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Definition of Bank

 

The definition of a bank varies from country to country. Under English common law, a banker is defined as a person who carries on the business of banking, which is specified as:

• conducting current accounts for his customers;
• paying cheques drawn on him, and
• collecting cheques for his customers.

Banco de Venezuela in Coro.In most common law jurisdictions there is a Bills of Exchange Act that codifies the law in relation to negotiable instruments, including cheques, and this Act contains a statutory definition of the term banker: banker includes a body of persons, whether incorporated or not, who carry on the business of banking' (Section 2, Interpretation). Although this definition seems circular, it is actually functional, because it ensures that the legal basis for bank transactions such as cheques does not depend on how the bank is organised or regulated.

 
 


The business of banking is in many English common law countries not defined by statute but by common law, the definition above. In other English common law jurisdictions there are statutory definitions of the business of banking or banking business. When looking at these definitions it is important to keep in mind that they are defining the business of banking for the purposes of the legislation, and not necessarily in general. In particular, most of the definitions are from legislation that has the purposes of entry regulating and supervising banks rather than regulating the actual business of banking. However, in many cases the statutory definition closely mirrors the common law one.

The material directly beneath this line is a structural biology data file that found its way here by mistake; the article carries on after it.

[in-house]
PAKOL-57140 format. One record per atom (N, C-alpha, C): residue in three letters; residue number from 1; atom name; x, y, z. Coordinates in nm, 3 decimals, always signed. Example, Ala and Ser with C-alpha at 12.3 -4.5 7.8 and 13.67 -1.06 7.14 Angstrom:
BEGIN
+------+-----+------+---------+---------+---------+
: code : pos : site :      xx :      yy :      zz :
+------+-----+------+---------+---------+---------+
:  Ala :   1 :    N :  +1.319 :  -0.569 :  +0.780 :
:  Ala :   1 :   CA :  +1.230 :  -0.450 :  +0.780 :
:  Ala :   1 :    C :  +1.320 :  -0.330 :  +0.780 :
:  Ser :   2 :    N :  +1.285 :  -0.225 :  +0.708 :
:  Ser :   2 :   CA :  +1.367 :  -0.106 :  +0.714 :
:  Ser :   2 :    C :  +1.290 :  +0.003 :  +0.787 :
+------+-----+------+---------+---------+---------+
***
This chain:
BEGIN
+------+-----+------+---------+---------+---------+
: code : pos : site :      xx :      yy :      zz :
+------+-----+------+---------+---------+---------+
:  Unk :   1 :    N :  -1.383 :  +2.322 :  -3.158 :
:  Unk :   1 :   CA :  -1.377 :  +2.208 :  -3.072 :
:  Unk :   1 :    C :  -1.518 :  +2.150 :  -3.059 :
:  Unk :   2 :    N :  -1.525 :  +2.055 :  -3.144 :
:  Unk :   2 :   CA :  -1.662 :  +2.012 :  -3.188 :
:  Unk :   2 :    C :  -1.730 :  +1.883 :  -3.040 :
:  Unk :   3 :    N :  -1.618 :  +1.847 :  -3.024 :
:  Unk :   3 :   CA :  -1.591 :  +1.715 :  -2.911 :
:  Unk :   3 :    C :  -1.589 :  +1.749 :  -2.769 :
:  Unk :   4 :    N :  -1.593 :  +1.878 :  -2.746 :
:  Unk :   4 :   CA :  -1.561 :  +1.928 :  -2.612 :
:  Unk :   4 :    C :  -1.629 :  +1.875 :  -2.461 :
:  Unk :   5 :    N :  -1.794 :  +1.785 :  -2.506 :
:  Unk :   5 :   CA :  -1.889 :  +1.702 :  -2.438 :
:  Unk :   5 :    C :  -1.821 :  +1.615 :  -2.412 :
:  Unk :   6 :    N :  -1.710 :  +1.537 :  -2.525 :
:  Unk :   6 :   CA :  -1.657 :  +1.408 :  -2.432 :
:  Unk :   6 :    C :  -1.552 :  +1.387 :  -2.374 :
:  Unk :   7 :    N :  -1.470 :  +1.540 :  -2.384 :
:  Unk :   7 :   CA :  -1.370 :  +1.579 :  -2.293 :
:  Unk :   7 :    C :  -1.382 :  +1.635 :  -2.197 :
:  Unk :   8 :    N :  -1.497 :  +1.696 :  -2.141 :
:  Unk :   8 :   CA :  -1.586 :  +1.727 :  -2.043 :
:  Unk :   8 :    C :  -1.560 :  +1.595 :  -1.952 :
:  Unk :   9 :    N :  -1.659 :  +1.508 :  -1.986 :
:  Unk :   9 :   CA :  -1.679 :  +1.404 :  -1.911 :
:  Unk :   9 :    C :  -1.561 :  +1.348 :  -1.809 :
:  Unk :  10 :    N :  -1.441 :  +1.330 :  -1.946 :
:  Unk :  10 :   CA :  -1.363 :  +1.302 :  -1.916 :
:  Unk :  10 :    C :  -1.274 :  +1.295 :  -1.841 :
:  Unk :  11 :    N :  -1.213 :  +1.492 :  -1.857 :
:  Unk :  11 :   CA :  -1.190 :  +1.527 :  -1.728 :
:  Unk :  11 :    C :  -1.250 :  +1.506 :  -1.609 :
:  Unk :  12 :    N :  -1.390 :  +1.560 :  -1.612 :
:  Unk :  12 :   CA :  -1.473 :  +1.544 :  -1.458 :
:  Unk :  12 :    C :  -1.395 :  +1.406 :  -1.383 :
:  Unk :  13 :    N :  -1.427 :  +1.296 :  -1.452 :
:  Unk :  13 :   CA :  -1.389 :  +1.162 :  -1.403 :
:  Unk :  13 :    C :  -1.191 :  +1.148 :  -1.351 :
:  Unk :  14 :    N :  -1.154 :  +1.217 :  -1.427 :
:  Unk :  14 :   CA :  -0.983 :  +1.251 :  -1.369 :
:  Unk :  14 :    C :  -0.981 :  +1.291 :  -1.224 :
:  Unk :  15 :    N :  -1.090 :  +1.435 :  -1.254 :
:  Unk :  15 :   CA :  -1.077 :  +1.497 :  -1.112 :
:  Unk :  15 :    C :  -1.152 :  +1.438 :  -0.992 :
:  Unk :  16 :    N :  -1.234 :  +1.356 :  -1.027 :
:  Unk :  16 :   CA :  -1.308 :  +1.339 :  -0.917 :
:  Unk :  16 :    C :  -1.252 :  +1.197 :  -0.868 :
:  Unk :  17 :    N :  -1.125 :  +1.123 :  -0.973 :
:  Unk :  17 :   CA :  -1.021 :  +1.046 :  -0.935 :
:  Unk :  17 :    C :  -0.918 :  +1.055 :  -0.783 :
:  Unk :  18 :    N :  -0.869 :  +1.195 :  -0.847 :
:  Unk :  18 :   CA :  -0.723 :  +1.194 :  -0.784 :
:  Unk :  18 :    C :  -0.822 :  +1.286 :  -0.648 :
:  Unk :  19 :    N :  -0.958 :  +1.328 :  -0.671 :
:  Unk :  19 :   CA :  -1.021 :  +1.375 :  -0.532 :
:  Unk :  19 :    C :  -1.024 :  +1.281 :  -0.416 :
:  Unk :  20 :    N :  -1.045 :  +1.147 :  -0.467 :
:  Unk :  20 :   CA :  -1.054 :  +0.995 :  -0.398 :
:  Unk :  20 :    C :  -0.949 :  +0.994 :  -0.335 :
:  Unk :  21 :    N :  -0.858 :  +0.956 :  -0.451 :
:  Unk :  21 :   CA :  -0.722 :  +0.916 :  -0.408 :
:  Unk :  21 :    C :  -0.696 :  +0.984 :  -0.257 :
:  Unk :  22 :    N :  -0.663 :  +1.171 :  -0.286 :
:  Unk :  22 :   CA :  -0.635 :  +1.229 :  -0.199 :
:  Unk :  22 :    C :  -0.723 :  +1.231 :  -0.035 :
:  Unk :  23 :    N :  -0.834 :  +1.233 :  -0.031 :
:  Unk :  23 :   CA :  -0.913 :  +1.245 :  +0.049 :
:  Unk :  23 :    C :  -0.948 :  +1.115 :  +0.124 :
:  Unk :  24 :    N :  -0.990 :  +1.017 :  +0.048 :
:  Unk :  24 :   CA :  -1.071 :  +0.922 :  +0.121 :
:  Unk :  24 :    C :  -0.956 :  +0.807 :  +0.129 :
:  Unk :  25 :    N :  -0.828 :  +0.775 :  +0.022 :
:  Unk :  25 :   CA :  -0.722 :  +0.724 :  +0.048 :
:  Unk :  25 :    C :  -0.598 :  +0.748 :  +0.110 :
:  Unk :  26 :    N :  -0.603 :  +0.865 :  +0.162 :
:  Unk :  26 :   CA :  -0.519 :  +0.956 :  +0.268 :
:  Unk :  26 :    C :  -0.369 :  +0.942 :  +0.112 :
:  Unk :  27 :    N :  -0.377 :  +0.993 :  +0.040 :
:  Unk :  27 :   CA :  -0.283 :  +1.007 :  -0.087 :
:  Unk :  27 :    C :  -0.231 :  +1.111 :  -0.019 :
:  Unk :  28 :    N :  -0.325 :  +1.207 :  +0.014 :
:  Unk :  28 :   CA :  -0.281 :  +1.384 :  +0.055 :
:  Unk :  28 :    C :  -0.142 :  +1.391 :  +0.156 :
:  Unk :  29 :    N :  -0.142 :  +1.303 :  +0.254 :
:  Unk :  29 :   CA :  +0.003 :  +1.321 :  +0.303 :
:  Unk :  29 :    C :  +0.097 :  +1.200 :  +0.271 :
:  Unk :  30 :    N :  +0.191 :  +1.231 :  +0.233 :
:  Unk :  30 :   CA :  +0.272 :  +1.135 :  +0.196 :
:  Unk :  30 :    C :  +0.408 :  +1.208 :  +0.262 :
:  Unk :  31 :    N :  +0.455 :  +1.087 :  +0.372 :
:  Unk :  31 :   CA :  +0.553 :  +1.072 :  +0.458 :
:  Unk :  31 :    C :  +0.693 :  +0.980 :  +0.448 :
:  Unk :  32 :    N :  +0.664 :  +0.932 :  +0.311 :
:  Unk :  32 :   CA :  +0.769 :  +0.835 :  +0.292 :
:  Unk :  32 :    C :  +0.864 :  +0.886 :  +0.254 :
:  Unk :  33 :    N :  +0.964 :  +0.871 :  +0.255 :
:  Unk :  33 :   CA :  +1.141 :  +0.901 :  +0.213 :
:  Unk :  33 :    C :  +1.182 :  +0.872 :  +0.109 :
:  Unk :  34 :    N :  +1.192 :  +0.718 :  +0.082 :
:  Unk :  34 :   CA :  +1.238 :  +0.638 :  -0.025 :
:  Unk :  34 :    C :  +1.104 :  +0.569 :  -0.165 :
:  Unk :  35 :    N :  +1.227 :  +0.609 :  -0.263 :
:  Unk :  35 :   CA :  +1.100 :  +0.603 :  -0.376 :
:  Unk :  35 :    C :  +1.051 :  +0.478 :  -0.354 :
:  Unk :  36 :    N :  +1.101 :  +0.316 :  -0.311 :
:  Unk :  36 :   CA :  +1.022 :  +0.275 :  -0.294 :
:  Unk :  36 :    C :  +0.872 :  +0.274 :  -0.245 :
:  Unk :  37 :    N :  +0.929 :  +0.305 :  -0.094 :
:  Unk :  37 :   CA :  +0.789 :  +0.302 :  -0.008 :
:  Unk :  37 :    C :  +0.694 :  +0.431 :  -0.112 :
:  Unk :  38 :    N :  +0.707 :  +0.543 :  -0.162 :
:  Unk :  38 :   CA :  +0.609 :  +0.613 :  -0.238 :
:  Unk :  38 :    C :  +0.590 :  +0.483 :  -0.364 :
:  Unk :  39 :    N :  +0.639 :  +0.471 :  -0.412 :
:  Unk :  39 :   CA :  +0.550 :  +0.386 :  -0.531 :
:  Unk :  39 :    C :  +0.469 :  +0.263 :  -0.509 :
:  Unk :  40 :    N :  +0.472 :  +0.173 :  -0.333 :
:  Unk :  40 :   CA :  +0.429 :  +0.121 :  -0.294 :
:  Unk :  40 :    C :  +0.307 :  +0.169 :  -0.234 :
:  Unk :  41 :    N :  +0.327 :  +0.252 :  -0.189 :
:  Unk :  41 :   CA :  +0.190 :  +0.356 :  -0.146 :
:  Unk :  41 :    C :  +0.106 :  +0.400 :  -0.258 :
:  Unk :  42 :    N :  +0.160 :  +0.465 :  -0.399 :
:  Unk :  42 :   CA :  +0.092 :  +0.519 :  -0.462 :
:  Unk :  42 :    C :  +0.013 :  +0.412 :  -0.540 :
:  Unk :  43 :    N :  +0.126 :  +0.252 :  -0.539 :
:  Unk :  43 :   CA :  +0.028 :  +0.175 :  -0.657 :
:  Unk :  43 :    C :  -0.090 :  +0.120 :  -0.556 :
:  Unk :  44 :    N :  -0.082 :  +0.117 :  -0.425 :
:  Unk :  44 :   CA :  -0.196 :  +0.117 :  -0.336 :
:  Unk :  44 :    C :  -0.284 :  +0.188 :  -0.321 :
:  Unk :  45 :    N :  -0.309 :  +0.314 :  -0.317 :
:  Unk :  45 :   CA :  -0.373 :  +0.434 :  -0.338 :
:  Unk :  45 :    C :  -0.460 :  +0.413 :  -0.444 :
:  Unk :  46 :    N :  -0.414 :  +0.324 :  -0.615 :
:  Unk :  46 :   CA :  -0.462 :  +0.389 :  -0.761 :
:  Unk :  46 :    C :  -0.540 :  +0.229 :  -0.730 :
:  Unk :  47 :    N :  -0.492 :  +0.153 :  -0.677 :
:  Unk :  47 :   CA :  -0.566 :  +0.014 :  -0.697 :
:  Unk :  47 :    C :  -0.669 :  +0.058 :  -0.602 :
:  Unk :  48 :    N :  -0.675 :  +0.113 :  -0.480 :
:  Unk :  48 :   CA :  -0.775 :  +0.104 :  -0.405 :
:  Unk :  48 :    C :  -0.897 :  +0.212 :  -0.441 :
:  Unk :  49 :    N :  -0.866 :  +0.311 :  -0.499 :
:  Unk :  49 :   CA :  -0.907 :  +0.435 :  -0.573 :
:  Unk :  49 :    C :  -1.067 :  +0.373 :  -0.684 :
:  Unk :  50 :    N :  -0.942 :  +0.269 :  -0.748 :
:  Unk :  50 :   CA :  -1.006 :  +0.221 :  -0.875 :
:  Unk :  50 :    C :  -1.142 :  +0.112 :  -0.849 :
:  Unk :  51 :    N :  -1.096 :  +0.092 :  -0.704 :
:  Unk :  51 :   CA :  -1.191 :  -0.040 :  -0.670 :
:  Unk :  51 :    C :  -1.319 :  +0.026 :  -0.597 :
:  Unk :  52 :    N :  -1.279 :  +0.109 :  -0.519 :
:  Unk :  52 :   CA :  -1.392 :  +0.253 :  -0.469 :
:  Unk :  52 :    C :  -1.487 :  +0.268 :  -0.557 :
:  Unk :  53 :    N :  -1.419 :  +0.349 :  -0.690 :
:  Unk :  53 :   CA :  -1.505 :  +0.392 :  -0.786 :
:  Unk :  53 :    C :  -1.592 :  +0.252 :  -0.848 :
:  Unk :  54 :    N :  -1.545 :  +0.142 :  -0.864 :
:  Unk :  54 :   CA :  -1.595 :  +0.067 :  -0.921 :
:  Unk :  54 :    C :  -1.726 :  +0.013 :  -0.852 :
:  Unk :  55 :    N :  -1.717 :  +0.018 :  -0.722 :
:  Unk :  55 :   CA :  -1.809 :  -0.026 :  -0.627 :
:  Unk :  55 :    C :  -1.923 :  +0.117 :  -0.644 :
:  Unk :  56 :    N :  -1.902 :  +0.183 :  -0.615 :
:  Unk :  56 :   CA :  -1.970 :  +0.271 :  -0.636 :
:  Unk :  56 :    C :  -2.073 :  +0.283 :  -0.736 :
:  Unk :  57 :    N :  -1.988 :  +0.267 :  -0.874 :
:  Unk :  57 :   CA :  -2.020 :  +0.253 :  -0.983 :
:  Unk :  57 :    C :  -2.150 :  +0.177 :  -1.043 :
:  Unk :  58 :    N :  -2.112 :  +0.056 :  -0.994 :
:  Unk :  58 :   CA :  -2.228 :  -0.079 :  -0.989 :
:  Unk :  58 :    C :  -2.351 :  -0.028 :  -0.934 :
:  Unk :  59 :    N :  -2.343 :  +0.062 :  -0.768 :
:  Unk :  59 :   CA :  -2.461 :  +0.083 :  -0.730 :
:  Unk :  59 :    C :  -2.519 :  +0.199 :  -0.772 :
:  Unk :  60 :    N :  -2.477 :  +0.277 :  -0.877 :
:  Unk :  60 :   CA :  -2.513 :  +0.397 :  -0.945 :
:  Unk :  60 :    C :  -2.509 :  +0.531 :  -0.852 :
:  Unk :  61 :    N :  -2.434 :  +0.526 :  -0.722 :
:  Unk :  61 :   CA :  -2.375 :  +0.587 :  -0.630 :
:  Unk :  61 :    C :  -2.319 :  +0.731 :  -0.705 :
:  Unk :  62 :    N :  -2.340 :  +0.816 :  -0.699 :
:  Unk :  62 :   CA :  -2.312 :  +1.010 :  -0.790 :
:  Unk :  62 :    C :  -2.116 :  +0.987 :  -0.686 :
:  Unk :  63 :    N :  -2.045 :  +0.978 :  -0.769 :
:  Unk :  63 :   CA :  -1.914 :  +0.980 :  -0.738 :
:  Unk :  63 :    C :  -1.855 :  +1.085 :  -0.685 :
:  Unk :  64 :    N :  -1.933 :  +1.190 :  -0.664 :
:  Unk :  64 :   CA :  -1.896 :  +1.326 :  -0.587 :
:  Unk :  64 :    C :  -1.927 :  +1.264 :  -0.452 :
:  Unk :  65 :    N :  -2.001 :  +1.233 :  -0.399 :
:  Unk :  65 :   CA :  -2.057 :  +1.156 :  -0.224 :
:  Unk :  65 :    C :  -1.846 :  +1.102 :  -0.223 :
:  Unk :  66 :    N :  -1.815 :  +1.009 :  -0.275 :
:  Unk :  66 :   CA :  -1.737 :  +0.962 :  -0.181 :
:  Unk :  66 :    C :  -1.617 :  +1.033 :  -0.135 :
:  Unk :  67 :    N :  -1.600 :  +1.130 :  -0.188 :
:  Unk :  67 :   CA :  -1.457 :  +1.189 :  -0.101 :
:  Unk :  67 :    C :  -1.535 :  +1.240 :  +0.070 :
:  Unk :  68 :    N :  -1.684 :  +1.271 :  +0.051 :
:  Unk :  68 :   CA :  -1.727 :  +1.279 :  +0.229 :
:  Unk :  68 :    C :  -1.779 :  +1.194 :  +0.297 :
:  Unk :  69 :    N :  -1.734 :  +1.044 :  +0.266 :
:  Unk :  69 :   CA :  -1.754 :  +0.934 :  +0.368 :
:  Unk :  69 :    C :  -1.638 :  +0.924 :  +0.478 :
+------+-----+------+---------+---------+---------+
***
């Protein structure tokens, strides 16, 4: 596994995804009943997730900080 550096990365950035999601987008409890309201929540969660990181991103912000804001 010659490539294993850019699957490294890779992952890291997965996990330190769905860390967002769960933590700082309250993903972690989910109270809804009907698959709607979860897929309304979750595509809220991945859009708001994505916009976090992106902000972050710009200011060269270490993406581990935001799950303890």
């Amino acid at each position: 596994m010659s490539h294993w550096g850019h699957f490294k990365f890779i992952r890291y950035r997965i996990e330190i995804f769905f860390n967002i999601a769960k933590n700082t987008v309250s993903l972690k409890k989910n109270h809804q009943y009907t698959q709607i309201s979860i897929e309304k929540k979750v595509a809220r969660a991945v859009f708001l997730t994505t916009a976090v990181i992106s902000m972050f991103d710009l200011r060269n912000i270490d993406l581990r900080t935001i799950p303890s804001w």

Banking business means the business of either or both of the following:

1. receiving from the general public money on current, deposit, savings or other similar account repayable on demand or within a period.

2. paying or collecting cheques drawn by or paid in by customers.

3. other financial instruments such as bankers cheques, letter of credit, etc.
 

 

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